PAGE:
Investigators from Copenhagen University Hospital published a new study this year on the use of elastic bands to strengthen the hip adductor muscles in soccer players.
The goal of the study was to investigate the effect of 8 weeks of elastic band exercise on adductor strength. Weak hip adductors (the muscles in the inner and upper-inner thigh) may increase the risk of adductor strains/groin strains. Jensen, Holmich, Bandholm, et al state: “…increasing hip-adduction strength may decrease the stress put on the hip-adductor muscle-tendinous complex, and prevent overuse injuries and acute tears.”
The authors of this randomized controlled trial were able to show that, in NORMAL SUBJECTS, 8 weeks of eccentric elastic band exercise produced a significant gain in hip-adduction strength compared with a control group. The exercises are simple to perform and can be done at the soccer field, training room, hockey rink or football field.
Previous studies on eccentric exercise have shown a THERAPEUTIC value of these exercises for hamstring strains, patellar tendinitis and achilles tendinitis. While unproven, I suspect that eccentric exercise will be shown to be of therapeutic value for the adductors/”groin” as well.
In our sports medicine center we are concerned with long term prevention through rehabilitation, but also short term pain relief so that our athletes get on an earlier path to rehab, and therefore an earlier path to return-to-play. For this reason we will use a variety of techniques to assess and treat the acute groin injury. Assessment will not only include the painful muscle(s) and their associated tendons, but supporting myofascial structures as well as the movement of nearby joints, including the sacroiliac and coxofemoral (or “hip joint proper”) joints. While there is an ongoing debate as to whether the sacroiliac joint is capable of movement, manual therapy mobilization techniques (aka “chiropractic adjustments”) often result an athlete self-report of greater comfort. Is this report due to a placebo effect? Perhaps, but probably not. Is it rather a desensitization of pain perception at the cerebral cortex? Probably — and then some. Is there an actual increase in excursion of the ilium relative to the sacrum, or vice versa, within the sacroiliac joint itself? I don’t know. However, in “ancient” literature (Colachis, et al) there is evidence that the sacroiliac joint does, in fact, move. And other clinicians smarter than me (Cassidy, Kirkaldy-Willis, Giles) hold that the sacroiliac joint is subject to movement restrictions that are amenable to manipulation, resulting in improved movements. But I digress.
Our comprehensive evaluation includes an assessment of fascial tissues at some distance from the site of groin pain as well. Often the adductors collectively, and gracilis most predictably, contain palpable “lumpy bits” (trigger points, fascial adhesions, etc.) that are well-localized and produce a perception of intense local discomfort, often with radiation to the site of injury, or radiation distally to the knee. These lesions, whether truly within the muscles themselves or within the fascial network surrounding the muscles, can be appreciated by untrained laypeople as well as trained clinicians, and even by the athlete herself. These entities are not entirely subjective or mysterious. In fact, one researcher working with Dr. Jay Shah, MD at the National Institutes of Health, found that musculoskeletal ultrasound imaging could reveal these “lumpy bits” through the use of high frequency vibration during ultrasound examination. While the tissues surrounding the “trigger point” would respond to the vibration with a homogeneous appearance, the more dense — and painful-to-palpation — trigger point appeared as a well-demarcated zone of NON-VIBRATION (or, at least, discernibly different vibration.) These and other attempts to define these clinically observable (and treatable!) “lumpy bits” were presented at the University of Salford, Manchester, England at a conference in March of 2012. Remarkable stuff, and encouragement to me and my colleagues at our center to identify these intramuscular dysfunctions early on, treat them quickly, and restore the athlete to comfort and full competition as soon as possible.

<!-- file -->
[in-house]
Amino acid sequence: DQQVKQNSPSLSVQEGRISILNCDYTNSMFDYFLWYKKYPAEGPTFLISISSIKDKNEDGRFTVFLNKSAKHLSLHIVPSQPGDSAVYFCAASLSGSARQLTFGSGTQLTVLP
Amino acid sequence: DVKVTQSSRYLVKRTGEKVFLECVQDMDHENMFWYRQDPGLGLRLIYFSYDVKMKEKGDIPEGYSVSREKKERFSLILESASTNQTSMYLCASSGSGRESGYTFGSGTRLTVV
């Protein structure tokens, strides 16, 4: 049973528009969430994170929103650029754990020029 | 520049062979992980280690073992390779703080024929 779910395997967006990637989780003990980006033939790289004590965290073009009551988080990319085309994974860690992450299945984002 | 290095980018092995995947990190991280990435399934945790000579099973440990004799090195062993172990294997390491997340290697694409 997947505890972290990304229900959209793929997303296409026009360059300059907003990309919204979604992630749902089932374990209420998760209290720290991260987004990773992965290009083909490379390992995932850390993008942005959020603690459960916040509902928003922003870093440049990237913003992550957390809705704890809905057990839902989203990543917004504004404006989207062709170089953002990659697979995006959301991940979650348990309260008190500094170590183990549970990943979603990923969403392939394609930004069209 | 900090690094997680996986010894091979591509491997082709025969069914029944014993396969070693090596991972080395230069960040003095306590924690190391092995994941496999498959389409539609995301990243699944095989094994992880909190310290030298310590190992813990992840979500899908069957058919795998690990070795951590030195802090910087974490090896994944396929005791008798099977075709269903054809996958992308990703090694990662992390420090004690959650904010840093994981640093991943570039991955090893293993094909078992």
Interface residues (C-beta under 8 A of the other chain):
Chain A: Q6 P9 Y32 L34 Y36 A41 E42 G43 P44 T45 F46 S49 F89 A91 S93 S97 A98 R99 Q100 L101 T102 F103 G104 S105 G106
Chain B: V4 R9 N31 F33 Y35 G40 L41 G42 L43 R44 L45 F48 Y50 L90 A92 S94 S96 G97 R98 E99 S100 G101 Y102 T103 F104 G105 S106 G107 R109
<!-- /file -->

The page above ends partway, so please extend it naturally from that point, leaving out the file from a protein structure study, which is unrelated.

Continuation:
Along these lines we also use a most gentle form dry needling, thought to enhance the local physiology of tissue repair, and certainly another way to perhaps desensitize the nervous system so that earlier functional gains can be achieved through rehabilitation.
Finally, while the investigators from Copenhagen University (see top of this post) are recommending an open chain approach to strengthening the adductors, I borrow from the wisdom of Dr. Alison Grimaldi who recently earned her PhD in the topic of lateral hip pain. Extrapolating from her work on rehabilitating acute and chronic gluteus medius tendinosis, we consider closed chain lateral/medial sliding exercises — carefully — to be a rational approach in the progression of adductor/groin strains. More from Dr. Grimaldi on a recent BJSM podcast here.
To summarize, groin strains are pretty easy to diagnose, but can be frustrating to recover from — often having a protracted course. That said, a comprehensive musculoskeletal evaluation and treatment approach is, I believe, more likely to result in a faster and more complete outcome, with earlier return to competition and greater satisfaction for the athlete. These statements are unsupported by randomized, controlled clinical trial, but like much of what we do, expert opinion and 30 years of experience may count for something. And along those lines, I’m always open for correction, for new learning, and anything that is better than I am currently doing for the benefit of my patient-athletes!